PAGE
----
Tuesday, December 28, 2004
Revisiting The High Cost of Defense
In June of 2004, Robert Bell, Chairman of the Economics Department, Brooklyn College, N.Y. delivered a paper in Barcelona titled the THE U.S. GOVERNMENT’S BUBBLE BLOWING MACHINE.
The paper describes how in the Spring of 2003 Ken Pedeleose, an analyst at the Pentagon department intended to control program costs at federal contractors, was startled to find that the overhead costs of virtually every airplane that Lockheed Martin sold the U.S. Air Force would soon be skyrocketing in price. Pedeleose had personally researched the massive cost increases on the C-130J transport, which would go up from $1.193 billion in 2003 to $8.352 billion by 2006. Documents widely circulated by others in the Pentagon showed that costs for the F-16 program would jump from $3.49 billion in 2004 to $6.66 billion in 2005 and then on to $14.84 billion the next year. The F/A-22, F-117, and many other programs showed similar vaults in costs.
The question is, why would an established program show an increase in costs, assuming there is no major increase in the number of planes built? Shouldn't there be a learning curve, meaning the more planes built, the cheaper the cost per plane?
In a 23 June 2003 letter to the Chairman of the U.S. Senate Finance Committee, Charles Grassley, Pedeleose gave the reason: Lockheed Martin “has to make up hundreds of millions of dollars in their pension funds that were invested in the stock market.”
Lockheed Martin and other federal contractors literally operate under a law unto themselves, known as U.S. Government Cost Accounting Standards.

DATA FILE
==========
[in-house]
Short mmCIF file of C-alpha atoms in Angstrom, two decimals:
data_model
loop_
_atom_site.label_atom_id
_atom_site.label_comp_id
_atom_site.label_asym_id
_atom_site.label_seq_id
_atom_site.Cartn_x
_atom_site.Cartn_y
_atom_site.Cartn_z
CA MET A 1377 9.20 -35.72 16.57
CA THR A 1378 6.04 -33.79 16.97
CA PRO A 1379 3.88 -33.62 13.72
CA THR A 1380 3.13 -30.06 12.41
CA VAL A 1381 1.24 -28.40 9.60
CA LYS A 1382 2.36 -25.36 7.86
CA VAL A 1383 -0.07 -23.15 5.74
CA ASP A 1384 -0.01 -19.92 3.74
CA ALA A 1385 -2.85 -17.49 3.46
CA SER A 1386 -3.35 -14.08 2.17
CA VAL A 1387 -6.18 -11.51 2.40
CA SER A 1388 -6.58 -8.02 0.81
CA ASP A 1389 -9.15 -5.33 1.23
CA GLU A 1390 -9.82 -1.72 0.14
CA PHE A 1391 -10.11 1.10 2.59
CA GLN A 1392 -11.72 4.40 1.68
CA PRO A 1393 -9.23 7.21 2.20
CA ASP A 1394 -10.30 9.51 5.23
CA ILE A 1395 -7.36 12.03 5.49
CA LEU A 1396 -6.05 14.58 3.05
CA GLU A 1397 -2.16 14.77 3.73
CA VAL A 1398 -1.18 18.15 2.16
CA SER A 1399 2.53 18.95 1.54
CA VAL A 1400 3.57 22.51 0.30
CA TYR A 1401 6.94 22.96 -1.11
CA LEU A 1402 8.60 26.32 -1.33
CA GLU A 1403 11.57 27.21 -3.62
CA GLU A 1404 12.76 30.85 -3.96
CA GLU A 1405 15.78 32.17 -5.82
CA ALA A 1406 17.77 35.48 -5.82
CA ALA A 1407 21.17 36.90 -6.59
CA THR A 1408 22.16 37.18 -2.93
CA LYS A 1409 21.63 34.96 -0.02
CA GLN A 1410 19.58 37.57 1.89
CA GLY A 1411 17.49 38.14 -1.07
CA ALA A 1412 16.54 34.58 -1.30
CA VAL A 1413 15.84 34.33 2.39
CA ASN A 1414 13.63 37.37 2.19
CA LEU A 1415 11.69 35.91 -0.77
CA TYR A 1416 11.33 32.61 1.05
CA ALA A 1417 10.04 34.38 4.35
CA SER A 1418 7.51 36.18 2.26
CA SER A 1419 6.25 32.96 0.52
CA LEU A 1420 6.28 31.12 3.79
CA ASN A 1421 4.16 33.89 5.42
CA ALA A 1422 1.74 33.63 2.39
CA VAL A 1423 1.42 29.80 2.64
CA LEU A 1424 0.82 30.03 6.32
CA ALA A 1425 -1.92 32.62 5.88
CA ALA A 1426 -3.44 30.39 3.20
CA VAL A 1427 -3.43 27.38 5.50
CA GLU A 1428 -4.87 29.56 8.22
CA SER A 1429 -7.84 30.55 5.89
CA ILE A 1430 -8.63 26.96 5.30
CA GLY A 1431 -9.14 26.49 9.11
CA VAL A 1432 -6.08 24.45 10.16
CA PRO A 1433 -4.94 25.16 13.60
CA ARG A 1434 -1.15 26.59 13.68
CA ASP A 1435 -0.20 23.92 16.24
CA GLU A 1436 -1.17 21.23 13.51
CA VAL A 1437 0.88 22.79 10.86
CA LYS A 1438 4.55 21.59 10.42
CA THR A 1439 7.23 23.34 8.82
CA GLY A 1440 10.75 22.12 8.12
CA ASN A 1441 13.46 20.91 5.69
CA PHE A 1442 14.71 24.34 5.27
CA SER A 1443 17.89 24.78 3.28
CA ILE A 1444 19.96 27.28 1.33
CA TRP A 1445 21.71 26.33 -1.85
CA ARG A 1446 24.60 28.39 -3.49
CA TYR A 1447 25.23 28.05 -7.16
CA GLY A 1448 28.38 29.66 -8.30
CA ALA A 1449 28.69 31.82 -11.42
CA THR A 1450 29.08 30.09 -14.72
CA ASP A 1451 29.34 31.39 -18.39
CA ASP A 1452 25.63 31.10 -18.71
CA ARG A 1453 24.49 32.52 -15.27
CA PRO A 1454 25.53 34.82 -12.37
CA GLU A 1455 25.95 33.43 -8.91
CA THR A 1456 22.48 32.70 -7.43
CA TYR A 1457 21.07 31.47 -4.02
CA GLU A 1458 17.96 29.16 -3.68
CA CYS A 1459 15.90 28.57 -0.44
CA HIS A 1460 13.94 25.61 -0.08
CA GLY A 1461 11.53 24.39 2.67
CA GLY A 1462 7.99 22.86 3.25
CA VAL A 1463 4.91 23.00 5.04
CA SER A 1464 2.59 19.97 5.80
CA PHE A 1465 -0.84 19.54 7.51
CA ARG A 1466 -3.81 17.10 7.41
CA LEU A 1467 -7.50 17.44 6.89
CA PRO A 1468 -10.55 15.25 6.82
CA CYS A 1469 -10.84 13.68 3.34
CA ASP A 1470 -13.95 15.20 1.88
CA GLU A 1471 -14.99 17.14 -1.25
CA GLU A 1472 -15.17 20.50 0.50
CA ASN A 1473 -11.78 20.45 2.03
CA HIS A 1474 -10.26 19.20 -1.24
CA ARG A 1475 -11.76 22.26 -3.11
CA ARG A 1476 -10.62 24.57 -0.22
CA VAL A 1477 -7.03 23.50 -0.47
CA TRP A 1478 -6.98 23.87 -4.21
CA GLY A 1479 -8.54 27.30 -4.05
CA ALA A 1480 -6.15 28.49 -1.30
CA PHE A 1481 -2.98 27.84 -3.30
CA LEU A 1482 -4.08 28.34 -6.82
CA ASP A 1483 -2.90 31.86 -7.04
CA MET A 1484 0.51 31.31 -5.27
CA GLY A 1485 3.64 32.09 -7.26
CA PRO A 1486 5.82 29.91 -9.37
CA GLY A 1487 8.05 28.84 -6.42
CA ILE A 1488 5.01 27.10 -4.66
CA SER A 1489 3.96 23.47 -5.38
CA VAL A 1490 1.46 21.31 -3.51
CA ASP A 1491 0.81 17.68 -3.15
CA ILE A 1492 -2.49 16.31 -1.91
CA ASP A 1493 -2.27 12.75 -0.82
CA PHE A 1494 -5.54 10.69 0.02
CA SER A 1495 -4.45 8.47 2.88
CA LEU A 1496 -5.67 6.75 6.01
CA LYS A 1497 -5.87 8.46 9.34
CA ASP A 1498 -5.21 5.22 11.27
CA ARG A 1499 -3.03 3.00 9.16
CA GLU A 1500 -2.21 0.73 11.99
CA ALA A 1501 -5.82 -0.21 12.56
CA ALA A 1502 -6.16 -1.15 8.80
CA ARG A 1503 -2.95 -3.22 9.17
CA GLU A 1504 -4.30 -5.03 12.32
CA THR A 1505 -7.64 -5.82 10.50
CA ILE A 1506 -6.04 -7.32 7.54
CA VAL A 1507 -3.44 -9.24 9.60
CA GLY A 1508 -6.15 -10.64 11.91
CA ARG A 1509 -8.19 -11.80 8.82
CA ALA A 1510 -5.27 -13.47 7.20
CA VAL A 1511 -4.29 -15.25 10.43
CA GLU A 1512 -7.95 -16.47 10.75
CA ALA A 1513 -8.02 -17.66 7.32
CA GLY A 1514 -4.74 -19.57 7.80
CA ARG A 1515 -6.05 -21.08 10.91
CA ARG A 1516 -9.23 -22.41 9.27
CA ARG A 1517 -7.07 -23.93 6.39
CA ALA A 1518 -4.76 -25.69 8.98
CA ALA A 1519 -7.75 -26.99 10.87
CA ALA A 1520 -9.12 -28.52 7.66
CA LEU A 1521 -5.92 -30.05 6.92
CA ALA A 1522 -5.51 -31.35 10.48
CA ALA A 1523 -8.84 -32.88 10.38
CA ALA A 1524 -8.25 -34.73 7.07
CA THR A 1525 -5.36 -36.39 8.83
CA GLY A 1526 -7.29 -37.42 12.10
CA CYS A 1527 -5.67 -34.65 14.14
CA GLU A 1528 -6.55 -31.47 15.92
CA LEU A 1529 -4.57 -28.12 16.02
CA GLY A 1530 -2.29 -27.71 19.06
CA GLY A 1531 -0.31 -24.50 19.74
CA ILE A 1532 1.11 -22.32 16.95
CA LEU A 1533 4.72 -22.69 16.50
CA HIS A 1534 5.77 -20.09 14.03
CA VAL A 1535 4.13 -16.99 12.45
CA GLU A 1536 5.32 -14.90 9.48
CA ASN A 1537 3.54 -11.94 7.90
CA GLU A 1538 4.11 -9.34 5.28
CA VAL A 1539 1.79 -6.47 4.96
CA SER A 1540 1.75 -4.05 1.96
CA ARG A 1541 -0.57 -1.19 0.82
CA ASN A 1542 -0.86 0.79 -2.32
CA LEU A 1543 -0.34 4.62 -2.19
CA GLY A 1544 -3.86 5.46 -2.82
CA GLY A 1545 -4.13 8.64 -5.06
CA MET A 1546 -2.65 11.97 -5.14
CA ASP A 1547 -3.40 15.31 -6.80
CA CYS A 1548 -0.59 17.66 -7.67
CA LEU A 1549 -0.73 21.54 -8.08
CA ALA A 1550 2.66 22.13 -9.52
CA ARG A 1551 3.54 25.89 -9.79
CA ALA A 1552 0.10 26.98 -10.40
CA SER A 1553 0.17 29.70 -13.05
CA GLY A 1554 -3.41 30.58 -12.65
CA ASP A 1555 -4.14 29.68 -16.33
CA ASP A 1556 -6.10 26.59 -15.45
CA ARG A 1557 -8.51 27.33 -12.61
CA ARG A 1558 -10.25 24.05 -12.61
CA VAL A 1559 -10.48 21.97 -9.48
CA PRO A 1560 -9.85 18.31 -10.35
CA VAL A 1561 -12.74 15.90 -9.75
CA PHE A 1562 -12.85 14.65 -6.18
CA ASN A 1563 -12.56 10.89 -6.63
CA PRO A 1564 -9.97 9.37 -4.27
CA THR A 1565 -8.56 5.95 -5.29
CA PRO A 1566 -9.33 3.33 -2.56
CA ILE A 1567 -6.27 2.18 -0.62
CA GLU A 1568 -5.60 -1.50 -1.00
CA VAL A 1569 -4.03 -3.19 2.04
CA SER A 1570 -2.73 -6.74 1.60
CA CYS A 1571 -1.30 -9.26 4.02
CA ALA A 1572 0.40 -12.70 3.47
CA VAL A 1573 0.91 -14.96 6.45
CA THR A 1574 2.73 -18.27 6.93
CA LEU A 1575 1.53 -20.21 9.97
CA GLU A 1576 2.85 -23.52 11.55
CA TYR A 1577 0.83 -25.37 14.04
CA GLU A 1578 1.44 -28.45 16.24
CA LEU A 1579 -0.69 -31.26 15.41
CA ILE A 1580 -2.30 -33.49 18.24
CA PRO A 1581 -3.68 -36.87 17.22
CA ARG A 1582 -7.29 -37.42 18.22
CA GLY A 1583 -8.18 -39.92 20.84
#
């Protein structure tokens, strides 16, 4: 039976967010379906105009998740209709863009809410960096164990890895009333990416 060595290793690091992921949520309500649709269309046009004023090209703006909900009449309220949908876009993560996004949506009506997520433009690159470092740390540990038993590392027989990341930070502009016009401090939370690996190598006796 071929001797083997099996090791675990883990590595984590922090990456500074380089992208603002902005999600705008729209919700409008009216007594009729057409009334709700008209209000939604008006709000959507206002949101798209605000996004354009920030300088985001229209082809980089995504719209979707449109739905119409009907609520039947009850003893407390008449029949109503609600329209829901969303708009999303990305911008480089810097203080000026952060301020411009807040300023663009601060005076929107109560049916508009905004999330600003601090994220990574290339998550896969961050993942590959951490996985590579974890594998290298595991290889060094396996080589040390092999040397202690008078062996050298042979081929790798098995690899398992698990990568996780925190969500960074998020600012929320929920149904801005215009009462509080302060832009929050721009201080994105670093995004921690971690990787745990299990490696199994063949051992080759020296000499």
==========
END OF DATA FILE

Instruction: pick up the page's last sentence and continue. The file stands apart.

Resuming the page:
“The total funding requirement for our pension plans under U.S. Government Cost Accounting Standards (CAS) in 2002 was $87 million. CAS is a major factor in determining our funding requirements and governs the extent to which our pension costs are allocable to and recoverable under contracts with the U.S. Government. For 2003, we expect our funding requirements under CAS to increase substantially. This amount is recovered over time through the pricing of our products and services on U.S. Government contracts, and therefore is recognized in our net sales.”
The last sentence is particularly interesting. It means if Lockheed Martin loses pension fund money on the stock market, the company ultimately increases the size of its revenue by adding the losses onto its prices to the federal government.(Emphasis added
From the 3rd Quarter 2004 Lockheed Martin Quarterly Report
The outlook for 2005 operating profit and earnings per share assume that the Corporation's 2005 FAS/CAS adjustment will be within a range of ($550) to ($300) million.
Today in the NY Times, Looking for Cuts, Pentagon Turns to Jet Fighter Program, the Pentagon is looking at making sharp cuts to the F/A-22. Seems the plane's cost has gone from $35 million apiece to $258 Million per. Good Luck cutting this program. Not only is the cost written into law, but 1000 contractors in 43 states have a vested interest in the program continuing.